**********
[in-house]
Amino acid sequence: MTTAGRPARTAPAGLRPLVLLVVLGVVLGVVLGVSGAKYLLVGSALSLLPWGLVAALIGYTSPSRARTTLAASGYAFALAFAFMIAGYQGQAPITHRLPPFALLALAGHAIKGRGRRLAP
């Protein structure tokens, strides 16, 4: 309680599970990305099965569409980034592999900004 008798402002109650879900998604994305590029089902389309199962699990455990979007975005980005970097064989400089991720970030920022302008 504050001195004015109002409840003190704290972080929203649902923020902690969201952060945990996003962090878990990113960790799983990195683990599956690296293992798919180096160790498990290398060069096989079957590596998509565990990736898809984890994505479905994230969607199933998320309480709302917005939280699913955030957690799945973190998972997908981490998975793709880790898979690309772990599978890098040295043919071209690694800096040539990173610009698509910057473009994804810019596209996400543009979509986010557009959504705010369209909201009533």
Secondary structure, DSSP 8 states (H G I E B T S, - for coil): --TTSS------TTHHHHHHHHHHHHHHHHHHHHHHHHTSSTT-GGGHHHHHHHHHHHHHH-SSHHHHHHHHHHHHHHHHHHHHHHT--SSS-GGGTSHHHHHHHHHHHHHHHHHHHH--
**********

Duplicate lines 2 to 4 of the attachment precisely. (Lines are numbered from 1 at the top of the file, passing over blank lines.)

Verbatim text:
Amino acid sequence: MTTAGRPARTAPAGLRPLVLLVVLGVVLGVVLGVSGAKYLLVGSALSLLPWGLVAALIGYTSPSRARTTLAASGYAFALAFAFMIAGYQGQAPITHRLPPFALLALAGHAIKGRGRRLAP
């Protein structure tokens, strides 16, 4: 309680599970990305099965569409980034592999900004 008798402002109650879900998604994305590029089902389309199962699990455990979007975005980005970097064989400089991720970030920022302008 504050001195004015109002409840003190704290972080929203649902923020902690969201952060945990996003962090878990990113960790799983990195683990599956690296293992798919180096160790498990290398060069096989079957590596998509565990990736898809984890994505479905994230969607199933998320309480709302917005939280699913955030957690799945973190998972997908981490998975793709880790898979690309772990599978890098040295043919071209690694800096040539990173610009698509910057473009994804810019596209996400543009979509986010557009959504705010369209909201009533």
Secondary structure, DSSP 8 states (H G I E B T S, - for coil): --TTSS------TTHHHHHHHHHHHHHHHHHHHHHHHHTSSTT-GGGHHHHHHHHHHHHHH-SSHHHHHHHHHHHHHHHHHHHHHHT--SSS-GGGTSHHHHHHHHHHHHHHHHHHHH--